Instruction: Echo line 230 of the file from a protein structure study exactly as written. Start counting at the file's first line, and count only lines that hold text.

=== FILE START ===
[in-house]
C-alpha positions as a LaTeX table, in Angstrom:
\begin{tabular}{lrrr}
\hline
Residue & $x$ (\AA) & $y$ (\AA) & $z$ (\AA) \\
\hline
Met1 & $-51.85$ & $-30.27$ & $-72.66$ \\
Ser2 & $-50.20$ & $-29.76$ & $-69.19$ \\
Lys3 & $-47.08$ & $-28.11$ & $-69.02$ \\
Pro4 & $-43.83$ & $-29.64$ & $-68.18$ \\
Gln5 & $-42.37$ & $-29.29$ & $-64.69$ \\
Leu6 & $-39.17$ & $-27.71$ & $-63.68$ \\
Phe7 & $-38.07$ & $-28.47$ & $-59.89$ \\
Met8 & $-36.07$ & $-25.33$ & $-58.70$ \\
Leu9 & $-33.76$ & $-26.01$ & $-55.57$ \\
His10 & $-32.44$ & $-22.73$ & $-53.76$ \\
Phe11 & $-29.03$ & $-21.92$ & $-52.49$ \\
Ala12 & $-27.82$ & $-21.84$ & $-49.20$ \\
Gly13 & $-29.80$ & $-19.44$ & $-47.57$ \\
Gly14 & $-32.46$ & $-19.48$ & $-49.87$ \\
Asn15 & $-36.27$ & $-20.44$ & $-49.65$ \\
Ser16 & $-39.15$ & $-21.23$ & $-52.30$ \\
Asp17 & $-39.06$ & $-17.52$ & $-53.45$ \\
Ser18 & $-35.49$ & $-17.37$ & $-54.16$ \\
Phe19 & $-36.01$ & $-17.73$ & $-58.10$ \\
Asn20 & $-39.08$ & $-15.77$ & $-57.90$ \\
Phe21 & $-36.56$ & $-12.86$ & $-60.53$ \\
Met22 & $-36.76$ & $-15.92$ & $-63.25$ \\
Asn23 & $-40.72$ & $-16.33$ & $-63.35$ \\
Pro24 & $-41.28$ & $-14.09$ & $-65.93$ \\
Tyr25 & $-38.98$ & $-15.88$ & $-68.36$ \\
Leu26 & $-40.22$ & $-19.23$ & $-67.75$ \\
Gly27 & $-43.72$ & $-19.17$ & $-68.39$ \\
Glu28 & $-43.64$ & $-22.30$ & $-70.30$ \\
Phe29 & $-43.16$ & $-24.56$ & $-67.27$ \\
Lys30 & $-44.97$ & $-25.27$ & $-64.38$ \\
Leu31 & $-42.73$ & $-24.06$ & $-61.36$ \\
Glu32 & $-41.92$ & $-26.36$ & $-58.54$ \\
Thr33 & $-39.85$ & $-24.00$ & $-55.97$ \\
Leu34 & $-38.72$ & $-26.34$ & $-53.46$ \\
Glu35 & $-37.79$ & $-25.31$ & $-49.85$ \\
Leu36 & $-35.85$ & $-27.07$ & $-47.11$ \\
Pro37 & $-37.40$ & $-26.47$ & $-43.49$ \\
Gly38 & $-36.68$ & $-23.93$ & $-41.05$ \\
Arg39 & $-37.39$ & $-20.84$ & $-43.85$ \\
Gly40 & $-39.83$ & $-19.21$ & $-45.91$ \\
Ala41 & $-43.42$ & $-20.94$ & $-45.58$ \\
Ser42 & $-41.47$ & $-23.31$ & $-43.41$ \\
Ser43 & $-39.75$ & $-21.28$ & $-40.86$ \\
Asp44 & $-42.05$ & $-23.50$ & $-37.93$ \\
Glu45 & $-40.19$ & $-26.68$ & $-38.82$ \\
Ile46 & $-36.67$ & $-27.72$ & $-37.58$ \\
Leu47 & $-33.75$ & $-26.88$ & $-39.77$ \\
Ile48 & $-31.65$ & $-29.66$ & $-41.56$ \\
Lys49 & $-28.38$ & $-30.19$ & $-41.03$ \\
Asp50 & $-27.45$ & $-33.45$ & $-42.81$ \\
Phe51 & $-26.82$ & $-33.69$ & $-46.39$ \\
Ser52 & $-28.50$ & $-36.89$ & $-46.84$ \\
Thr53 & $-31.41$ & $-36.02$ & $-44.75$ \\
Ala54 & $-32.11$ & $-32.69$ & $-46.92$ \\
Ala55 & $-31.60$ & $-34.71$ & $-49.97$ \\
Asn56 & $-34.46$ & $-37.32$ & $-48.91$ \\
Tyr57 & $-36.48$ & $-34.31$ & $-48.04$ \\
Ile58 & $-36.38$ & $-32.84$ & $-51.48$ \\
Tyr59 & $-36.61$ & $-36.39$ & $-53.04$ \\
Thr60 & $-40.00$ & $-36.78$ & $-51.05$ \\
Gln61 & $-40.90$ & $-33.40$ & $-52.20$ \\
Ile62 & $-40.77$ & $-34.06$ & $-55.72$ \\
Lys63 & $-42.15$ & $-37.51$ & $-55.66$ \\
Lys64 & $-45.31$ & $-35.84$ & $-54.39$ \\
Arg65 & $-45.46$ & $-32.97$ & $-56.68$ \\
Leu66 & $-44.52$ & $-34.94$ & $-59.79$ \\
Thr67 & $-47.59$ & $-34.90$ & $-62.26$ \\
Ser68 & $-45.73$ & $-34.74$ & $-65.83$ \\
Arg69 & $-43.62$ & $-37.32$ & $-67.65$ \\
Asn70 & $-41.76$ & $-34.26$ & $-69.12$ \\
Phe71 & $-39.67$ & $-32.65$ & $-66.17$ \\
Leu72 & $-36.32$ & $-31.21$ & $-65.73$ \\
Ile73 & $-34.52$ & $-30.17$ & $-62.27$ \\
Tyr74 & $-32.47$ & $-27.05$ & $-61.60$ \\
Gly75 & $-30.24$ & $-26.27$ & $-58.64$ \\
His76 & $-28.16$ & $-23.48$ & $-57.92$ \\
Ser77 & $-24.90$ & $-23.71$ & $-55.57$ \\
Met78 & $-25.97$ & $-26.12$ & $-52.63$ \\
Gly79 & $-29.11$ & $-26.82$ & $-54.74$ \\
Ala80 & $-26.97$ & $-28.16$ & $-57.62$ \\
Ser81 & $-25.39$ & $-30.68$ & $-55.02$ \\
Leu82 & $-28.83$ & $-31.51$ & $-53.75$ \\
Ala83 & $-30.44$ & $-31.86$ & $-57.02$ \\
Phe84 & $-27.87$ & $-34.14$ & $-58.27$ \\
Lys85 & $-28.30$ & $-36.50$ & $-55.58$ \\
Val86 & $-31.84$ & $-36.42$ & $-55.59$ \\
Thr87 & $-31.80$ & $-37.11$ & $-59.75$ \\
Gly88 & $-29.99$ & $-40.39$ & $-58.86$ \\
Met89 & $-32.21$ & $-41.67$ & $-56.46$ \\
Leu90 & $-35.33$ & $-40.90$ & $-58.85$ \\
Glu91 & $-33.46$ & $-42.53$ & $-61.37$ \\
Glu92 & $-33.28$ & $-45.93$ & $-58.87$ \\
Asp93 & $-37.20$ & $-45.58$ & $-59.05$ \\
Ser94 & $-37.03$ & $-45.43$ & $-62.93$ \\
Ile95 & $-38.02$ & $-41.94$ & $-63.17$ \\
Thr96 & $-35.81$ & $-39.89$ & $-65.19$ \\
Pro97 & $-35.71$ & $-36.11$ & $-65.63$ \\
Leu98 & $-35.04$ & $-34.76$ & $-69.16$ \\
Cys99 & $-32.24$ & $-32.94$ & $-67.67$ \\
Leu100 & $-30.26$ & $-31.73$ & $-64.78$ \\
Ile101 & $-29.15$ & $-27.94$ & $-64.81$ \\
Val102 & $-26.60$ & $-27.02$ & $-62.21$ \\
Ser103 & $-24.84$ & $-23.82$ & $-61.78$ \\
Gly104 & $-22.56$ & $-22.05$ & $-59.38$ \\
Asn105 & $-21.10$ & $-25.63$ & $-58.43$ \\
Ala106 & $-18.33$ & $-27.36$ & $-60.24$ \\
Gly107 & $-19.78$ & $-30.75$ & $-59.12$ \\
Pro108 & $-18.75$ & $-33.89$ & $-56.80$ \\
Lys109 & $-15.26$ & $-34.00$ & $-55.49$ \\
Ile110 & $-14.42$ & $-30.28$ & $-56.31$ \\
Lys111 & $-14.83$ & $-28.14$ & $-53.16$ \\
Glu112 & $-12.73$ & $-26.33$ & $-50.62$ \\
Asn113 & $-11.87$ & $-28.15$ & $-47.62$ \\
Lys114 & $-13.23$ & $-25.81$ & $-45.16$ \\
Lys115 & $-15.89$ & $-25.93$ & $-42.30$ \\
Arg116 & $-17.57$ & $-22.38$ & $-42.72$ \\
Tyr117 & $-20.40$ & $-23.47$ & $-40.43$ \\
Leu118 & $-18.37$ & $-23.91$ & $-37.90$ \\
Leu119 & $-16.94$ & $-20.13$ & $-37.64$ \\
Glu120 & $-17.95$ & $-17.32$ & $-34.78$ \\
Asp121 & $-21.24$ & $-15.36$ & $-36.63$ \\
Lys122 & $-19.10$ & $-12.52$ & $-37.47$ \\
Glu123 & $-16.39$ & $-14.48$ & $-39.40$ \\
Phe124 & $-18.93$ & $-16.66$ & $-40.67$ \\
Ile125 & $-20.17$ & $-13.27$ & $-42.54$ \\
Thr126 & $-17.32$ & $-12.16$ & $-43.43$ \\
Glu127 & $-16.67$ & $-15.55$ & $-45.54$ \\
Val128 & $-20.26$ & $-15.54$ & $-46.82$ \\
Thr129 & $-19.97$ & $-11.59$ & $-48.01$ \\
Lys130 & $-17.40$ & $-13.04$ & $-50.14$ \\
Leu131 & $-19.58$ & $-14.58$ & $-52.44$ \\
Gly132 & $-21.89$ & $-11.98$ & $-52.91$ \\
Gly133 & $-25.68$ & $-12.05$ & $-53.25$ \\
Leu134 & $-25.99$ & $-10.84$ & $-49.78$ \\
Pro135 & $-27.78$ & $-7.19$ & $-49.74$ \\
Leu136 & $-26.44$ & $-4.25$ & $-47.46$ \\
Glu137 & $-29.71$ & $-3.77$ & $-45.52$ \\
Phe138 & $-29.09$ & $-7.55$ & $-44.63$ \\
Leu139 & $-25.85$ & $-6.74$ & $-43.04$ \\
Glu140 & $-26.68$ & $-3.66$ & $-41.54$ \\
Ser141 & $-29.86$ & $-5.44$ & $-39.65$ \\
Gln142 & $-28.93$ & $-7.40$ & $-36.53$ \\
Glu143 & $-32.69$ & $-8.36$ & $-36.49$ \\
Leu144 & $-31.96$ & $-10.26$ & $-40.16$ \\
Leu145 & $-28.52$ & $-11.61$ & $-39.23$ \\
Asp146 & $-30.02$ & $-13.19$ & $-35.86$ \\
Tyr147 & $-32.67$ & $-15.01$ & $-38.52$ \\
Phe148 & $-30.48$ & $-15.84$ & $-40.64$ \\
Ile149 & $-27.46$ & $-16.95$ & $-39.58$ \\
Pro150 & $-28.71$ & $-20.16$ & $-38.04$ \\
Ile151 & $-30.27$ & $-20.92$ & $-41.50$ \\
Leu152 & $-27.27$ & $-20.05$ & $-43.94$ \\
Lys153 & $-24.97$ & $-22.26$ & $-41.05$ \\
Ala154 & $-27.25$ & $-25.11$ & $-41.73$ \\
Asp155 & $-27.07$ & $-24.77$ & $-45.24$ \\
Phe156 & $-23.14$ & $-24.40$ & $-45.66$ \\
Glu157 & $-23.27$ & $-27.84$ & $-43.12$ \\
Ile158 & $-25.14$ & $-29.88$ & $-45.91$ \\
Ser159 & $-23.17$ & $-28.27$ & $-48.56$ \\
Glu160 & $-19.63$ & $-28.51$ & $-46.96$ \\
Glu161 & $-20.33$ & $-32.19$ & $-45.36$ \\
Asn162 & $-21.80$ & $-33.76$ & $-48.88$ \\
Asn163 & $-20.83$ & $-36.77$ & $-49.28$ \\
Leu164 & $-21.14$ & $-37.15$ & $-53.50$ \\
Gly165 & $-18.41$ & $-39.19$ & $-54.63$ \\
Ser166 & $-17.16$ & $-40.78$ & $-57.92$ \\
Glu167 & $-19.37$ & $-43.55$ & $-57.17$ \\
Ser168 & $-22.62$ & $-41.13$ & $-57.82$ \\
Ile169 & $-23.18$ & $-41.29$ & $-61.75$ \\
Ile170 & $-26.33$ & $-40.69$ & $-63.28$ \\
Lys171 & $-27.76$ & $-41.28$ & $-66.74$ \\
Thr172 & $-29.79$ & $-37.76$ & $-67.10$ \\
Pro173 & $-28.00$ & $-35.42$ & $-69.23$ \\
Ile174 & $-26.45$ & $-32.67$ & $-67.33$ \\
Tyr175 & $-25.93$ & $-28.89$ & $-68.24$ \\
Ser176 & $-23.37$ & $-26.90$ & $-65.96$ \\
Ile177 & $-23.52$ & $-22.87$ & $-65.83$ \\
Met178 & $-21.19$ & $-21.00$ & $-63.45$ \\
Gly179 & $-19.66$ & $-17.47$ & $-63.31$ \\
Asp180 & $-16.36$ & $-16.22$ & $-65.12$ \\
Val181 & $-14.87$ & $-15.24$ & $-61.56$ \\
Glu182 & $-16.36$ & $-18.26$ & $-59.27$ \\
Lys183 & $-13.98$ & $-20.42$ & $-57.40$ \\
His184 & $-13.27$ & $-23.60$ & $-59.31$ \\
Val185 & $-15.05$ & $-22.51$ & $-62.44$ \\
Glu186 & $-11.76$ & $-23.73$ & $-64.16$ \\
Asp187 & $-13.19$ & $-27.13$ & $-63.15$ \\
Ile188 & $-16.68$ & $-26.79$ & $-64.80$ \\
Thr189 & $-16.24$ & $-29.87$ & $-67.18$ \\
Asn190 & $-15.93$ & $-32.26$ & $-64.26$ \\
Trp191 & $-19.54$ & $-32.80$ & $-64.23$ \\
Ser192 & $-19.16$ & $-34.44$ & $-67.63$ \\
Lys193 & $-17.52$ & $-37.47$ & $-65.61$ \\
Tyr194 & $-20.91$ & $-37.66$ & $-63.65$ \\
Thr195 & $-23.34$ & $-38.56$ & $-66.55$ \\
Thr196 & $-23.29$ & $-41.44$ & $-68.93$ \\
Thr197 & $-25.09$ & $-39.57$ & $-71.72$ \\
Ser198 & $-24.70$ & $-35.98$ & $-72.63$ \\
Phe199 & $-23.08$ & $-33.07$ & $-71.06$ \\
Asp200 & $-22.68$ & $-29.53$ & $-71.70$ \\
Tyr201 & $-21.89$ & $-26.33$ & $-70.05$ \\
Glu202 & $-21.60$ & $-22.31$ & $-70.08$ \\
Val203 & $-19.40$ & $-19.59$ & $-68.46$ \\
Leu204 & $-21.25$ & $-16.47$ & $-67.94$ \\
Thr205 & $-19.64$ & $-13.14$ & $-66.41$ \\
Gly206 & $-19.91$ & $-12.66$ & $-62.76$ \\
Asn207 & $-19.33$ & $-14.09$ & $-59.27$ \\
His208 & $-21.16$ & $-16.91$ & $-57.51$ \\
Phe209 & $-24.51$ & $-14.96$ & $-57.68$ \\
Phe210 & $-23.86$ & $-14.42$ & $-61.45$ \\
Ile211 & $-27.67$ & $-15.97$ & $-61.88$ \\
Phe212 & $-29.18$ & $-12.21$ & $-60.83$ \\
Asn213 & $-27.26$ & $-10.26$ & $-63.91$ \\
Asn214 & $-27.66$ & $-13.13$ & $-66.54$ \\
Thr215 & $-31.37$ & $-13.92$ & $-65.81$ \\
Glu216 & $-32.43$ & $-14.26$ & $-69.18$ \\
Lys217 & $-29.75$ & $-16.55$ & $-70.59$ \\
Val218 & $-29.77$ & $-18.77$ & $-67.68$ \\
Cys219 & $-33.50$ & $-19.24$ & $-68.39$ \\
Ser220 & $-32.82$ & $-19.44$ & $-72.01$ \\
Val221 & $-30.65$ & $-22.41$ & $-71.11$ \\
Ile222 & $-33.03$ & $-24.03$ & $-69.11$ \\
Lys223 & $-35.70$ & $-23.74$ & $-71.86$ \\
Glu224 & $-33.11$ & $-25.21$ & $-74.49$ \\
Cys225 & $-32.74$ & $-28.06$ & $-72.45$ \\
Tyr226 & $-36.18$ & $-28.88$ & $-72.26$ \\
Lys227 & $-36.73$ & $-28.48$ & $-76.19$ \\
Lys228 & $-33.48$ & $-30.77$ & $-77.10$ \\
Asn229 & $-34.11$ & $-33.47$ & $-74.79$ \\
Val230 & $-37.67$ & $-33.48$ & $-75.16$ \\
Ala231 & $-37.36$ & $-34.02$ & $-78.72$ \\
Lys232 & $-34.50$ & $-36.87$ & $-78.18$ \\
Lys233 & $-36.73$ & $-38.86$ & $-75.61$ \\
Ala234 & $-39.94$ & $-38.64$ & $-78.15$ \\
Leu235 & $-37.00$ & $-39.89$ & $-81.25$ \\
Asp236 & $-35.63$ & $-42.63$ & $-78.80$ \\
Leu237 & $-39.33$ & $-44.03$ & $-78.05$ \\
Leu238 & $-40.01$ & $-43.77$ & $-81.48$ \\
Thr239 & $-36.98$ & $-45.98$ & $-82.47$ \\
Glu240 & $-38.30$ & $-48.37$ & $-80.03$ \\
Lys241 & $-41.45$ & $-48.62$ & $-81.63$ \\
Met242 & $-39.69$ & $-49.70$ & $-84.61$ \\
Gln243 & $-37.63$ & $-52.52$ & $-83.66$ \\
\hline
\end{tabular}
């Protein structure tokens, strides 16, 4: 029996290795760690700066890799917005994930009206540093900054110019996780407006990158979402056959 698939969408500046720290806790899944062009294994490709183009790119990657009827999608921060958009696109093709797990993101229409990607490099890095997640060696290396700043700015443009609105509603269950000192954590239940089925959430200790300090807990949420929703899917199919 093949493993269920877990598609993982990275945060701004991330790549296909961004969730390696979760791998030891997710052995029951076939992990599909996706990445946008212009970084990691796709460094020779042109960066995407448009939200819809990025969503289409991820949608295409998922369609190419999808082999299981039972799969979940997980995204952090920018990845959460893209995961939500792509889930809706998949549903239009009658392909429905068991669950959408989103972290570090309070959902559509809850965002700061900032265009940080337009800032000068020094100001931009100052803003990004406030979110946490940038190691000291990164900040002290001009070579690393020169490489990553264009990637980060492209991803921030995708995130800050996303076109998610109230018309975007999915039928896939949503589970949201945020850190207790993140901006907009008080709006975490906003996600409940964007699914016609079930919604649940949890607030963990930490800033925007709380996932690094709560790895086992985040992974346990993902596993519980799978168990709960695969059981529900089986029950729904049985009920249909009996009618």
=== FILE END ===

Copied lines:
Glu224 & $-33.11$ & $-25.21$ & $-74.49$ \\